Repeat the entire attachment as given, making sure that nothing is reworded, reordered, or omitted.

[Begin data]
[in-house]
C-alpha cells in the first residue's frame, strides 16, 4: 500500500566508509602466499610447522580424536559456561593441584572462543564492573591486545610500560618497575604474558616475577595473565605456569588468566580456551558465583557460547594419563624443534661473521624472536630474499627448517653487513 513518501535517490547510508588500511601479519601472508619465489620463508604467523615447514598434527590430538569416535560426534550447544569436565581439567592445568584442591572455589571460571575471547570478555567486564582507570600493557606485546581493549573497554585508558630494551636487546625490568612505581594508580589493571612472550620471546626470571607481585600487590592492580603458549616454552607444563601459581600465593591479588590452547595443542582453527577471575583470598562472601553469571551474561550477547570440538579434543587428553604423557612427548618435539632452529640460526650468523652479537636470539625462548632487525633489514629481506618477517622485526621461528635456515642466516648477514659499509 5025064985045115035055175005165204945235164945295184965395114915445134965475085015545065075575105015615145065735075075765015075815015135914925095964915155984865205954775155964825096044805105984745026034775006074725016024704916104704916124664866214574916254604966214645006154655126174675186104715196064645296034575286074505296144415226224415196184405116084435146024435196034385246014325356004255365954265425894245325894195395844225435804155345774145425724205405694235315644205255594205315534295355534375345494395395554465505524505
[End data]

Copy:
[in-house]
C-alpha cells in the first residue's frame, strides 16, 4: 500500500566508509602466499610447522580424536559456561593441584572462543564492573591486545610500560618497575604474558616475577595473565605456569588468566580456551558465583557460547594419563624443534661473521624472536630474499627448517653487513 513518501535517490547510508588500511601479519601472508619465489620463508604467523615447514598434527590430538569416535560426534550447544569436565581439567592445568584442591572455589571460571575471547570478555567486564582507570600493557606485546581493549573497554585508558630494551636487546625490568612505581594508580589493571612472550620471546626470571607481585600487590592492580603458549616454552607444563601459581600465593591479588590452547595443542582453527577471575583470598562472601553469571551474561550477547570440538579434543587428553604423557612427548618435539632452529640460526650468523652479537636470539625462548632487525633489514629481506618477517622485526621461528635456515642466516648477514659499509 5025064985045115035055175005165204945235164945295184965395114915445134965475085015545065075575105015615145065735075075765015075815015135914925095964915155984865205954775155964825096044805105984745026034775006074725016024704916104704916124664866214574916254604966214645006154655126174675186104715196064645296034575286074505296144415226224415196184405116084435146024435196034385246014325356004255365954265425894245325894195395844225435804155345774145425724205405694235315644205255594205315534295355534375345494395395554465505524505